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Standing Committee on Transport, Infrastructure and Communities



Thursday, January 28, 2021

[Recorded by Electronic Apparatus]



     Good afternoon, everyone. Welcome. It's good to see all of you again after Tuesday's meeting.
    I welcome all of you to meeting number 13 of the House of Commons Standing Committee on Transport, Infrastructure and Communities. Today's meeting is taking place in a hybrid format, pursuant to the House order of January 25, 2021. The proceedings will be made available via the House of Commons website. So you are aware, the webcast will always show the person speaking rather than the entirety of the committee.
    To ensure an orderly meeting, I would like to outline a few rules to follow. Members and witnesses may speak in the official language of their choice. Interpretation services are available for this particular meeting. You have the choice, at the bottom of your screen, of floor, English or French.
    For members participating in person, proceed as you usually would when the whole committee is meeting in person in a committee room. Keep in mind the directives from the Board of Internal Economy regarding masking and health protocols.
    Before speaking, please wait until I recognize you by name. If you are on video conference, please click on the microphone icon to unmute yourself. For those in the room, your microphone will be controlled as normal by the proceedings and verification officer. I remind you that all comments by members and witnesses should be addressed through the chair. When you are not speaking, your mike should be on mute.
    With regard to a speakers list, the committee clerk and I will do the best we can to maintain the order of speaking for all members, whether they are participating virtually or in person. We do have a new icon at the bottom of the screen for hands raised. As I can only see so many per screen, please bear with me as I go through the screens to see if there's a raised hand.
    Pursuant to Standing Order 108(2), the committee is meeting today to continue its study on the impact of COVID-19 on the aviation sector.
    Before I introduce the witnesses, I will note that many of you have received some attachments from the clerk today with respect to the study budgets. They were all distributed to each and every one of you. I would like to request consent from the members to accept the study budgets—not only to accept them but to adopt those budgets as they have been presented to you. Do I have consent from the members of the committee? Can I see your hands raised? That's the best I can do right now.
    Some hon. members: Agreed.
    The Chair: Okay. I do have consent, Mr. Clerk. Those study budgets are accepted and adopted by members of the committee.
    Now it's my pleasure to introduce the witnesses we have before us today. We have, from the Aerospace Industries Association of Canada, Mr. Mike Mueller, senior vice-president; from the Air Canada Pilots Association, Robert Giguere, chief executive officer; from the Atlantic Canada Airports Association, Derrick Stanford, president, as well as Monette Pasher, executive director; from the Canadian Air Traffic Control Association, Doug Best, president and chief executive officer; from the International Association of Machinists and Aerospace Workers in Canada, Derek Ferguson, representative, Grand Lodge; and, from the Vancouver Airport Authority, Mr. Gerry Bruno, executive adviser to the president, and chief executive officer of Future Borders Coalition.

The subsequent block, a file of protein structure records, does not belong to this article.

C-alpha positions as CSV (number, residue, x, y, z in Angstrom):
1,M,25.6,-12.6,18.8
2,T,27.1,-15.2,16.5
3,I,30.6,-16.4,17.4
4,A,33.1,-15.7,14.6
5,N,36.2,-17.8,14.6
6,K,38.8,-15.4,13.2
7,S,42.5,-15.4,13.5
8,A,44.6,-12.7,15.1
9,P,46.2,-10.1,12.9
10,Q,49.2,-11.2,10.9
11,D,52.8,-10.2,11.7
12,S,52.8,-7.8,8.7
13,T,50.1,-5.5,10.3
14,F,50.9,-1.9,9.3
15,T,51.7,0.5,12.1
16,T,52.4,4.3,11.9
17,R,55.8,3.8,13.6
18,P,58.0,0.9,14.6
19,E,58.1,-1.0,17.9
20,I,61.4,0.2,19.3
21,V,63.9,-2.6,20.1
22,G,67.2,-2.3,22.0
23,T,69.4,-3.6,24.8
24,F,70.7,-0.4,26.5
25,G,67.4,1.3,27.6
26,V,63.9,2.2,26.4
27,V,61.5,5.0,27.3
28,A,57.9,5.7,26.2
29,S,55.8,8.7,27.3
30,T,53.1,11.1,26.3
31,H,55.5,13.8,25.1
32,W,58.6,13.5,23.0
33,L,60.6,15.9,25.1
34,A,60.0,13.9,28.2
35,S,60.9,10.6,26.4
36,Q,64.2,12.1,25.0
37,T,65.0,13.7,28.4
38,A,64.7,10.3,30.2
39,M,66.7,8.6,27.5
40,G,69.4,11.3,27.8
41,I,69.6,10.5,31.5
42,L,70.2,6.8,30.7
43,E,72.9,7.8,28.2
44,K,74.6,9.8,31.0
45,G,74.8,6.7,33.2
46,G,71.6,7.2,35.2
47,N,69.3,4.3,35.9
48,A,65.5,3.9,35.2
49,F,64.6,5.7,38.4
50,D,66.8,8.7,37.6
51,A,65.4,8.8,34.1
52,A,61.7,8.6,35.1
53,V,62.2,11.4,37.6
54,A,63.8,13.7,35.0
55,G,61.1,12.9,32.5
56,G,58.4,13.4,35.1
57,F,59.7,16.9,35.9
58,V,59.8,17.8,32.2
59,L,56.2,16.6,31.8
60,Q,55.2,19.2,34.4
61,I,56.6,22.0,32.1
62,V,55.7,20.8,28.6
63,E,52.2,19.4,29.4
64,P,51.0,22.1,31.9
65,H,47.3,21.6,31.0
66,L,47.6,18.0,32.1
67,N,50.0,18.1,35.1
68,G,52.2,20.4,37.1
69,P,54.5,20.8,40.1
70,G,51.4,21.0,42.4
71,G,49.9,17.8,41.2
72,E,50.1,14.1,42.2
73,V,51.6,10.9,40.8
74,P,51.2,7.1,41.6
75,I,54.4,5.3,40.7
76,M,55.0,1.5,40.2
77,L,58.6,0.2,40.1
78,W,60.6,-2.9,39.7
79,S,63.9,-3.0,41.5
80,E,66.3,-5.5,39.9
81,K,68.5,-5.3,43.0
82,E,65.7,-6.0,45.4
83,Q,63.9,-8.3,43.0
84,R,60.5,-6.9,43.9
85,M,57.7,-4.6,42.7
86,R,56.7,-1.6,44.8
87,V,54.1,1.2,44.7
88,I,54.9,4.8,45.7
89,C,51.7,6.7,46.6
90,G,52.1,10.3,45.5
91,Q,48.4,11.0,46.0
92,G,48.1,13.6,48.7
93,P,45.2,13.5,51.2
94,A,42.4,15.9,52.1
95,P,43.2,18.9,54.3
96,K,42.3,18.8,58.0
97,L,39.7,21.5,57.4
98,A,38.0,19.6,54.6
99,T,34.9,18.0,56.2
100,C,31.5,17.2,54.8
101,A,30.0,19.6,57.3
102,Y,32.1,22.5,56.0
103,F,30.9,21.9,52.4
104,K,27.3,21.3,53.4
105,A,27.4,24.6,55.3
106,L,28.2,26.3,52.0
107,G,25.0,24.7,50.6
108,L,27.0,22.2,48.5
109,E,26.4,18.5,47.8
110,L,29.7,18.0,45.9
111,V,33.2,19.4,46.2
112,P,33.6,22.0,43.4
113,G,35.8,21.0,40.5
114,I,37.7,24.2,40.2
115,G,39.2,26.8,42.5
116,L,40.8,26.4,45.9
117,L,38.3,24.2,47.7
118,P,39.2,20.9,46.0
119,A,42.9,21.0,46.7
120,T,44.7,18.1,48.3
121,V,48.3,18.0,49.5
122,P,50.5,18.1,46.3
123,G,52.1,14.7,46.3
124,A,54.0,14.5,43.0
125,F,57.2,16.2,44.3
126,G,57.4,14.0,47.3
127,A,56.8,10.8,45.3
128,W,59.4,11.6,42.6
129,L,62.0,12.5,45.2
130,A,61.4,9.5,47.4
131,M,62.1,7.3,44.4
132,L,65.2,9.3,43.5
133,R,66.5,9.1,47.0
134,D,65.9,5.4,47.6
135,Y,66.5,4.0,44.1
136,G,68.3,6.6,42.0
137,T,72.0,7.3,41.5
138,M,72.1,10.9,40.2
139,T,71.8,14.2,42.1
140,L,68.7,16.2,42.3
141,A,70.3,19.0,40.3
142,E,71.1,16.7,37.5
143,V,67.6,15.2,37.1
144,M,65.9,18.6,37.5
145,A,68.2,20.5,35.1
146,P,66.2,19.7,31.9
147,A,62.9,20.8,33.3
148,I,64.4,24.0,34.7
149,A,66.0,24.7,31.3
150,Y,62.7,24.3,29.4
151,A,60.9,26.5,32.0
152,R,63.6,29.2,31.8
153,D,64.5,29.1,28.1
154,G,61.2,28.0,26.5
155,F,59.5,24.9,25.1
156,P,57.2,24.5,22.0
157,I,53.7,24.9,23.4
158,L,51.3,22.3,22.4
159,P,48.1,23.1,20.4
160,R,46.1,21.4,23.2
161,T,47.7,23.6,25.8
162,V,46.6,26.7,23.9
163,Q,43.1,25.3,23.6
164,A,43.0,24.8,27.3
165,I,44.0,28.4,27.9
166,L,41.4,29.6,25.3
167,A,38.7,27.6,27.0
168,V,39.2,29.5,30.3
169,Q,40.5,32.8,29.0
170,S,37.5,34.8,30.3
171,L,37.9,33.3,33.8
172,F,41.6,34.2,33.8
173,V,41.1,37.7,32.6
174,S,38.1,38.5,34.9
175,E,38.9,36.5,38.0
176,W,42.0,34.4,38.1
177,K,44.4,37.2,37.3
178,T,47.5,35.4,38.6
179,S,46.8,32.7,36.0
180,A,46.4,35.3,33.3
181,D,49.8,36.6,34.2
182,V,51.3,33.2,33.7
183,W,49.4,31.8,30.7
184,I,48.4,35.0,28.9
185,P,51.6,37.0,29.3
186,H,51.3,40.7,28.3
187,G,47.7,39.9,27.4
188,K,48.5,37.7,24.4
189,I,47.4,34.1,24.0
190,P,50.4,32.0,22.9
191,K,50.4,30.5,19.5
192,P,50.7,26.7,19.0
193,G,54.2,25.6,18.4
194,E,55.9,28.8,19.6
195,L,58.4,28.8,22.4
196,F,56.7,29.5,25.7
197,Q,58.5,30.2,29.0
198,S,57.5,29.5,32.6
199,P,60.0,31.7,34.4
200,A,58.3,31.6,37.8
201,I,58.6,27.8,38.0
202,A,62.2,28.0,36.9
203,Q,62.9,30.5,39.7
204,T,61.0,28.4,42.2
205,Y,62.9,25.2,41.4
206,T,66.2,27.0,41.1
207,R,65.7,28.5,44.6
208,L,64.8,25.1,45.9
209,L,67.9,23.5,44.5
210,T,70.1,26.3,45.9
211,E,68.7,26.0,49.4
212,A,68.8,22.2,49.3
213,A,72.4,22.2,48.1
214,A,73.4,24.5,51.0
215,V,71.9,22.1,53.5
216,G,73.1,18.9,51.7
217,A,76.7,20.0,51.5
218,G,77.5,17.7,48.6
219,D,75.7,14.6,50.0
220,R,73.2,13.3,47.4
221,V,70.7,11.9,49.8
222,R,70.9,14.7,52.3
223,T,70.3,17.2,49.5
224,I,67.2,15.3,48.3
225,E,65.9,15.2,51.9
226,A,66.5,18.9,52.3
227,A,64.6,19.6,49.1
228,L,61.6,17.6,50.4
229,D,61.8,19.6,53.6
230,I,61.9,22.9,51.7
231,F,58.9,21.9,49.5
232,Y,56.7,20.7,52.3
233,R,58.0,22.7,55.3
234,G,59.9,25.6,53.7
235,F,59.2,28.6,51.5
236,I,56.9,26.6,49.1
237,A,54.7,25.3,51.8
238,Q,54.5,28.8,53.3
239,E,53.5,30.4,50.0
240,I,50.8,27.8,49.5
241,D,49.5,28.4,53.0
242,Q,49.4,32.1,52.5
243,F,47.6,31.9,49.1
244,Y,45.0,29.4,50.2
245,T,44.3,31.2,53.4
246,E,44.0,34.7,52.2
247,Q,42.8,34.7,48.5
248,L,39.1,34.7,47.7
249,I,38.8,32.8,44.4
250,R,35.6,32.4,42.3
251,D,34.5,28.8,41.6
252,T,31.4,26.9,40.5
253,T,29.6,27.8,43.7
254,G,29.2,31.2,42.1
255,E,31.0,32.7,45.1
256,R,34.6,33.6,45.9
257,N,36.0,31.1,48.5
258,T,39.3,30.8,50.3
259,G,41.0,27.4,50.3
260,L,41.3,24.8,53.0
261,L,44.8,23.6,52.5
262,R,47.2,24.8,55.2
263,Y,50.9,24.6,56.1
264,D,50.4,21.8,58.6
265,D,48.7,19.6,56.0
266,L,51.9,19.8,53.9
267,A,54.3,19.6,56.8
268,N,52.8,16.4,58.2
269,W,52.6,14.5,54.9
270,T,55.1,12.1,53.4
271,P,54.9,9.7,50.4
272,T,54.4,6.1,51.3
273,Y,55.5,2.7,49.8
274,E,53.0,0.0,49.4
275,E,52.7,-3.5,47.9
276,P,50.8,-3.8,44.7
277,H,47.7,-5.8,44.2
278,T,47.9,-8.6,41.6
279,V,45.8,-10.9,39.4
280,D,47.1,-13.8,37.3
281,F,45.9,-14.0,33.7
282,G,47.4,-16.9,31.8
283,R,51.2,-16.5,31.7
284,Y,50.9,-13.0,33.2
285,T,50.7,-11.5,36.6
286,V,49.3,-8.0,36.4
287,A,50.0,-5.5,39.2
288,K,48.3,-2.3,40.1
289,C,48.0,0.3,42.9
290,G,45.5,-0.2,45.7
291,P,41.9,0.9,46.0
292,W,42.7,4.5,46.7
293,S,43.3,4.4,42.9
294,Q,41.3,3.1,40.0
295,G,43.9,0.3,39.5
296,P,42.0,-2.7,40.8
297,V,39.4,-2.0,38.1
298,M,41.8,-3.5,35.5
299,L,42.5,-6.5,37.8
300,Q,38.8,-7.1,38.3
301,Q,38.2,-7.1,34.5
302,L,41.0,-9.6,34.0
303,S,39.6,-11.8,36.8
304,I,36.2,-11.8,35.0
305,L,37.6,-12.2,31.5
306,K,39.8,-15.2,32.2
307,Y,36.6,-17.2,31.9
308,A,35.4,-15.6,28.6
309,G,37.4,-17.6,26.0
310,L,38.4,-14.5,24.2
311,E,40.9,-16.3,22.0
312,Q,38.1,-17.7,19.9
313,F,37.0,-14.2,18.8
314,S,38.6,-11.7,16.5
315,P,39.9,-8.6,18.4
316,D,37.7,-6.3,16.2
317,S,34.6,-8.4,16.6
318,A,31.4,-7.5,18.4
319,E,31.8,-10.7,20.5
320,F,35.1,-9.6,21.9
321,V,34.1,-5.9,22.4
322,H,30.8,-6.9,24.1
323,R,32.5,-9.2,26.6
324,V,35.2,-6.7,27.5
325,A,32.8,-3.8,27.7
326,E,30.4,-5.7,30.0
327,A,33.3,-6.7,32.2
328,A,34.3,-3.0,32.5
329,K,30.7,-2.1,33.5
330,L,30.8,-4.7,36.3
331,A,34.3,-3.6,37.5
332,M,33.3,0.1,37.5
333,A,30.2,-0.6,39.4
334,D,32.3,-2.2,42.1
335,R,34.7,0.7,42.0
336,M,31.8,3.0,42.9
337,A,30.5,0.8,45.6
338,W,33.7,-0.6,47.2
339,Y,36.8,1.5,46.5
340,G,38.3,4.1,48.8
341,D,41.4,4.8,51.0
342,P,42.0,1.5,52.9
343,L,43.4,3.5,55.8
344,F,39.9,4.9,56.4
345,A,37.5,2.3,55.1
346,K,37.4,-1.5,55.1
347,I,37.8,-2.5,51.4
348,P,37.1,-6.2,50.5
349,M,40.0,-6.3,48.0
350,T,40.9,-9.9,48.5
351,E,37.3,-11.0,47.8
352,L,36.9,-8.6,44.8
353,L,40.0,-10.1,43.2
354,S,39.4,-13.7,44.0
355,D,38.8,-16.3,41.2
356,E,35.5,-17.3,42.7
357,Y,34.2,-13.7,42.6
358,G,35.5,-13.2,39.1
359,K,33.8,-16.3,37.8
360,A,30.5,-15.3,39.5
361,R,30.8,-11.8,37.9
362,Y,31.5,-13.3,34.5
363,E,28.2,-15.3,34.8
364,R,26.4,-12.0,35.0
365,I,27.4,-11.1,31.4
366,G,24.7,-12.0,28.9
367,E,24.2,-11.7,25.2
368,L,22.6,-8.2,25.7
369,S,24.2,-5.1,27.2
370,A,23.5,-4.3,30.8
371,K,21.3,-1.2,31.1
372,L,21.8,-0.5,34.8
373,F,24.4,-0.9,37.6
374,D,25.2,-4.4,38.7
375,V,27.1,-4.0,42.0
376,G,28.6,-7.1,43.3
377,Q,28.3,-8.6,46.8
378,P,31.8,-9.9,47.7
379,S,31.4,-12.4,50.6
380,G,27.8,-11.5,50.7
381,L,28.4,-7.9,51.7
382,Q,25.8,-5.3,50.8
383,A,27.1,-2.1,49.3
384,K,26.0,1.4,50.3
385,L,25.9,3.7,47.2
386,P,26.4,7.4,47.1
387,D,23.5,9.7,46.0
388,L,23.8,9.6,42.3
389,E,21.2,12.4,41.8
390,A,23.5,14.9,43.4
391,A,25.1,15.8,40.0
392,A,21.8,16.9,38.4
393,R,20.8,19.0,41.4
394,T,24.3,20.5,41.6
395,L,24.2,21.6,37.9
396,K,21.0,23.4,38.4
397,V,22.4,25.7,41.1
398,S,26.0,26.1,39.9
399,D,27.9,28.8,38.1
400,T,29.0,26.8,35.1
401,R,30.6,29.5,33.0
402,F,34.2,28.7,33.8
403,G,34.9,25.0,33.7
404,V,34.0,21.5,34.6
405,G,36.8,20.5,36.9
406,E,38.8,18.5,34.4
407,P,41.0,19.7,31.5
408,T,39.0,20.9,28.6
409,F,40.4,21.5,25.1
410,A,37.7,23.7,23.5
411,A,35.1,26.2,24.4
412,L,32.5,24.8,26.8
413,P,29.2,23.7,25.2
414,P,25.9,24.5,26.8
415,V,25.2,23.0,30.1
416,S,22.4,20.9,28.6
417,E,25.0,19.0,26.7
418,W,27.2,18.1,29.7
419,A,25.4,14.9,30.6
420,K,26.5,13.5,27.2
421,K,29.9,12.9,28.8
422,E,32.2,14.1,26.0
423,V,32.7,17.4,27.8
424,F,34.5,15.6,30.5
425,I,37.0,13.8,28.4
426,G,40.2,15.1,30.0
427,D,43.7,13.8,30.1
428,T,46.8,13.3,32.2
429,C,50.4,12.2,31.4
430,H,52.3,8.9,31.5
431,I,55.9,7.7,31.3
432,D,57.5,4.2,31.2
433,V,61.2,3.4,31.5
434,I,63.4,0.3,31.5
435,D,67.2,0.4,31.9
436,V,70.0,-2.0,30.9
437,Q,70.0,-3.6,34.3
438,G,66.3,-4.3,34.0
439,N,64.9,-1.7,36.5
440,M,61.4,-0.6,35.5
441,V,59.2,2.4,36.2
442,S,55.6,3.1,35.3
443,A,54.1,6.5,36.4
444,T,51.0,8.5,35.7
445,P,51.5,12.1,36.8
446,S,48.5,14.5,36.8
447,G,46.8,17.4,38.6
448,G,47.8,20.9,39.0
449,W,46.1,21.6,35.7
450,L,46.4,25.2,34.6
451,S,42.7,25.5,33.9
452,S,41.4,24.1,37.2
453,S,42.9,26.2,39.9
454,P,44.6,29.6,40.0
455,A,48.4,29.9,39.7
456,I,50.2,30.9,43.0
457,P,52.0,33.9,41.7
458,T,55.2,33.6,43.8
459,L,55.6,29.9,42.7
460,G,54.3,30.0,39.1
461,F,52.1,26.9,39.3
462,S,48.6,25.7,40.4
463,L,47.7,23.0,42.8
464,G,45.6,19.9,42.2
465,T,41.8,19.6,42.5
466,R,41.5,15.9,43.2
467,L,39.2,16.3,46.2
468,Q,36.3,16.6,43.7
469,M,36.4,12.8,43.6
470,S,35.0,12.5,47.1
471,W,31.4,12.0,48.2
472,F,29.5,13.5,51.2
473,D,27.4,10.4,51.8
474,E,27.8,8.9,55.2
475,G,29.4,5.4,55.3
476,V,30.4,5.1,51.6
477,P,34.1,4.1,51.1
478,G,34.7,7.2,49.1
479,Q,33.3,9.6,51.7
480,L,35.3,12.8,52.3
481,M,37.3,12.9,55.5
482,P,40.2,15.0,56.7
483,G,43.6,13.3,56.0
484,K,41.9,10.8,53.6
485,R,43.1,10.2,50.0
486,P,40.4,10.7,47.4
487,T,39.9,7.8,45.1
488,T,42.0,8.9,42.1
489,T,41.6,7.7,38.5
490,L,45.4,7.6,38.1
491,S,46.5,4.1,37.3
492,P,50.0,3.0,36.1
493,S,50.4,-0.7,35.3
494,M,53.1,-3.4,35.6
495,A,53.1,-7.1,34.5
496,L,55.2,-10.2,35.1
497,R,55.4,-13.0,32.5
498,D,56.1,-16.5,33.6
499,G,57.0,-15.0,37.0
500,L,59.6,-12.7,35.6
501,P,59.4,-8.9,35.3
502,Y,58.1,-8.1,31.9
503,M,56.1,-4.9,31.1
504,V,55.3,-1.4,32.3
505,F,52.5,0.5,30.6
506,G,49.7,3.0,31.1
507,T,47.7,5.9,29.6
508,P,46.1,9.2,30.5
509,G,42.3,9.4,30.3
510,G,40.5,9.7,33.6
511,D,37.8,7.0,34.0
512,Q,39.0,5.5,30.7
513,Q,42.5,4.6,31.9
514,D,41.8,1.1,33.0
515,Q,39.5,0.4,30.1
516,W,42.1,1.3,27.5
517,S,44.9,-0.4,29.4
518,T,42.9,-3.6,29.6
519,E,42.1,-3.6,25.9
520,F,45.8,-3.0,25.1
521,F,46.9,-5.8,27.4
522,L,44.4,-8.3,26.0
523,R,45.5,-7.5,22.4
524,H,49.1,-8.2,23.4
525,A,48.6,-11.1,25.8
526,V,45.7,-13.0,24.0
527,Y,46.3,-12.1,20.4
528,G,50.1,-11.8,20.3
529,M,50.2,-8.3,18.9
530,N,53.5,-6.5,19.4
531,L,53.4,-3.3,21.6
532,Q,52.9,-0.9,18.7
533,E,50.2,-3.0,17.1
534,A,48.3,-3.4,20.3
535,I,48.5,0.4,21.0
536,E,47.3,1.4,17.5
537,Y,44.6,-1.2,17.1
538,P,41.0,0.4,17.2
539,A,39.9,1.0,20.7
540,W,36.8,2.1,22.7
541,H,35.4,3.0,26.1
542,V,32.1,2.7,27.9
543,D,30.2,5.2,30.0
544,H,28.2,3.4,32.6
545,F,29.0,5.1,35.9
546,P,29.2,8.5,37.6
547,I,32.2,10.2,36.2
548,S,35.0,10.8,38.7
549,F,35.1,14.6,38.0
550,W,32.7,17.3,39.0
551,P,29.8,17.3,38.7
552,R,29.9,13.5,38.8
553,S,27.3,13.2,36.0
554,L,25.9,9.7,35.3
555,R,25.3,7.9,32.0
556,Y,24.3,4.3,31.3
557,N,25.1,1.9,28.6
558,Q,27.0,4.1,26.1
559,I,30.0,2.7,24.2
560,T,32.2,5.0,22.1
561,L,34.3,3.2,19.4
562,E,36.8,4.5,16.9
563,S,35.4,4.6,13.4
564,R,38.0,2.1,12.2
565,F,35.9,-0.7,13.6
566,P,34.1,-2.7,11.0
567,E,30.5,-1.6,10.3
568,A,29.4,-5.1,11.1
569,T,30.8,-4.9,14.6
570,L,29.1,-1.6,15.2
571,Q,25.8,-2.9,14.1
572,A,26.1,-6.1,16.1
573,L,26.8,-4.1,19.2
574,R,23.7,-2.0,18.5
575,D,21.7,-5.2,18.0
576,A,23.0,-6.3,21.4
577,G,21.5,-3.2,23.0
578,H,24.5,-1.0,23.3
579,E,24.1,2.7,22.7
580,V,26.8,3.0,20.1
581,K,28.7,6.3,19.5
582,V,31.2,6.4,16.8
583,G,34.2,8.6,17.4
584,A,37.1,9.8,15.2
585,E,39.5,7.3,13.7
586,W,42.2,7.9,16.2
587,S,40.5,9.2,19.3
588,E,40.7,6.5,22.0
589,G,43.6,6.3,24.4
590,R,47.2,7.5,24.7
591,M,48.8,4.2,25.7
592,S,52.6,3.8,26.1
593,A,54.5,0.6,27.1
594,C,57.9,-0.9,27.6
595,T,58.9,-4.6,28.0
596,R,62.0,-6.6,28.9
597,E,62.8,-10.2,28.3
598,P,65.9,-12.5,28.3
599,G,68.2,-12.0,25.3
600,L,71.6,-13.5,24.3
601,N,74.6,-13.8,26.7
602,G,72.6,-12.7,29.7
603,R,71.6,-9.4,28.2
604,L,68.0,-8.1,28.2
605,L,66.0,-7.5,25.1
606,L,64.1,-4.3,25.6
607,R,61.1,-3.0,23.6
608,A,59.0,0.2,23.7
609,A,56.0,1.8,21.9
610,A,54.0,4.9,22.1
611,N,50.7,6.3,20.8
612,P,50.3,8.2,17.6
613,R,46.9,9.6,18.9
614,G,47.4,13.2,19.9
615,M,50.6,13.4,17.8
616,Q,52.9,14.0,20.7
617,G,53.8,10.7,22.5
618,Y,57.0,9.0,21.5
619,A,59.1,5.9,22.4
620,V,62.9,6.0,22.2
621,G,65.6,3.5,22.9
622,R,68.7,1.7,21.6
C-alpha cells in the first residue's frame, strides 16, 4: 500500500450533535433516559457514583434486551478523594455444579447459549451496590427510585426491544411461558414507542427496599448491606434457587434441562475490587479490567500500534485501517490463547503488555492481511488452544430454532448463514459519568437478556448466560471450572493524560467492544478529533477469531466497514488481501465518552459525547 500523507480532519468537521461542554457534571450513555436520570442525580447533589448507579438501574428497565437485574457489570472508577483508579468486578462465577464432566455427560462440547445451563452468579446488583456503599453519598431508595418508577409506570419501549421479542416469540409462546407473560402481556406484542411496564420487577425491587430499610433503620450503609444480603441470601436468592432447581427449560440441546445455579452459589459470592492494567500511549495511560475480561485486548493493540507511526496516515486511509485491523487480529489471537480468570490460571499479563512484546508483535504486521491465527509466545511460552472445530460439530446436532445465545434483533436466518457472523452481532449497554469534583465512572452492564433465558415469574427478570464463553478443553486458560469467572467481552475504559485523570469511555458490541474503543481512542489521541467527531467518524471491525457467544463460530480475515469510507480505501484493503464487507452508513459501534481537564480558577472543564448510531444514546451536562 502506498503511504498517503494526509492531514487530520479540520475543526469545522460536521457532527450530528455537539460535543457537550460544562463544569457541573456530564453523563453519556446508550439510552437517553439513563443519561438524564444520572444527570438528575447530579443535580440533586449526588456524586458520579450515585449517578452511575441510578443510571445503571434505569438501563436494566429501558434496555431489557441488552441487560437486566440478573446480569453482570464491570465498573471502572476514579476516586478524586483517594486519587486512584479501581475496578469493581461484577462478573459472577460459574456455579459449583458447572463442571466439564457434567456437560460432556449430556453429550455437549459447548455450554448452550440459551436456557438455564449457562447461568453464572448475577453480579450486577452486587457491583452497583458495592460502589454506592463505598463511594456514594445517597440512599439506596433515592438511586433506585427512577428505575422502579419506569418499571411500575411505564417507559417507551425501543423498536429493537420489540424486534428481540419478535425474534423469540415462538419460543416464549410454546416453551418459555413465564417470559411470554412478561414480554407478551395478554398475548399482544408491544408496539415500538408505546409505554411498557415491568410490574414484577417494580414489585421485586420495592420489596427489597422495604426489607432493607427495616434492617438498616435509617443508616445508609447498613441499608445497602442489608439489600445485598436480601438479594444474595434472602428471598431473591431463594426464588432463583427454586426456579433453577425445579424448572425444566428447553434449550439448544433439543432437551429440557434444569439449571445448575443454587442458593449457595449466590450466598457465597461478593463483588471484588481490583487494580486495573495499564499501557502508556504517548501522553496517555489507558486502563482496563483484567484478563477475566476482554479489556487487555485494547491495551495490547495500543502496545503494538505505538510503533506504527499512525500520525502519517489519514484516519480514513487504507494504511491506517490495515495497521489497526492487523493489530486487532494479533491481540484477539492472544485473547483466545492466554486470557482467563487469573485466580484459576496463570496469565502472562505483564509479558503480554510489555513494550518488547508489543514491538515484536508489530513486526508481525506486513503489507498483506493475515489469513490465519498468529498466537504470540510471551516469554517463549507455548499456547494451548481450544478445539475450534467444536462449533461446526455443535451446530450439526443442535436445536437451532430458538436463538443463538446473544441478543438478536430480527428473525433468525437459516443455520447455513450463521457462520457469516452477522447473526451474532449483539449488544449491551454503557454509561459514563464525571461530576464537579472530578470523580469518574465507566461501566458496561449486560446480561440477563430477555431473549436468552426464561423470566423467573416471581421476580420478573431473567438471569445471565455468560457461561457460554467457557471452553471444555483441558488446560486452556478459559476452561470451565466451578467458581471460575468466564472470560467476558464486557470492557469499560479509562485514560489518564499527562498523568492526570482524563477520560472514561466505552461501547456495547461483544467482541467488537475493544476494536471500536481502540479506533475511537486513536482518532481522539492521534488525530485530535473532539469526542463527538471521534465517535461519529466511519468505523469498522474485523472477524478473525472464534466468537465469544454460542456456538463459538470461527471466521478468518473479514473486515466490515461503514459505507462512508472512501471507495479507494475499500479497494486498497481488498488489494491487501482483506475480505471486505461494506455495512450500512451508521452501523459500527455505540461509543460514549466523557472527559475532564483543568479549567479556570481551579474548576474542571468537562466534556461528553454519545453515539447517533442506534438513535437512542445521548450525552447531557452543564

With that, we will start with our witnesses.
     I will start with Mr. Mueller, senior vice-president of the Aerospace Industries Association of Canada.
    Mr. Mueller, welcome. I'll give you the floor for five minutes.
    Good afternoon, everyone.
    It's a pleasure to be here on behalf of the Aerospace Industries Association of Canada. As most of you will know, our members represent over 95% of aerospace activity in Canada, covering the civil, defence and space sectors.
     Aerospace has been a driving contributor to Canadian prosperity for decades, providing nearly 235,000 jobs and over $28 billion annually to our nation's economy. This hasn't happened by accident.
     Eighty years ago, our political and industrial leaders made strategic decisions. They recognized the potential of this great industry to shrink our vast geography, facilitate global trade and commerce, help secure our borders, and raise our quality of life. These political leaders were keenly aware that smart policy decisions and key investments would build Canada into a global aerospace leader. They knew that the investments we made as a country would yield significant dividends, and their vision was correct. Canada became the fifth-largest aerospace industry on the planet and a true source of pride.
    However, in recent years, that vision, investment and support has been slipping, and so has Canada's global positioning. The impacts of COVID-19 have meant further challenges, and we’ve fallen even further behind. The industry is reporting losses in revenue of over 40%; 95% of companies are reporting various levels of shutdowns, and over 50% have laid off employees. Support is needed, and it is needed immediately.
    While the government's emergency measures have been appreciated and helpful, they're just not enough, not when aviation and aerospace are facing unprecedented challenges, and not when other leading aerospace countries, our competitors, began taking action early on. For example, France invested $26 billion. The U.S. invested $80 billion. Hong Kong invested $5.2 billion. Germany invested $9.8 billion, and on and on. These countries, our competitors, have positioned their sectors for the future. Canada needs to do the same. The future is bleak for aerospace if its customers, the airlines, can't buy its products and services.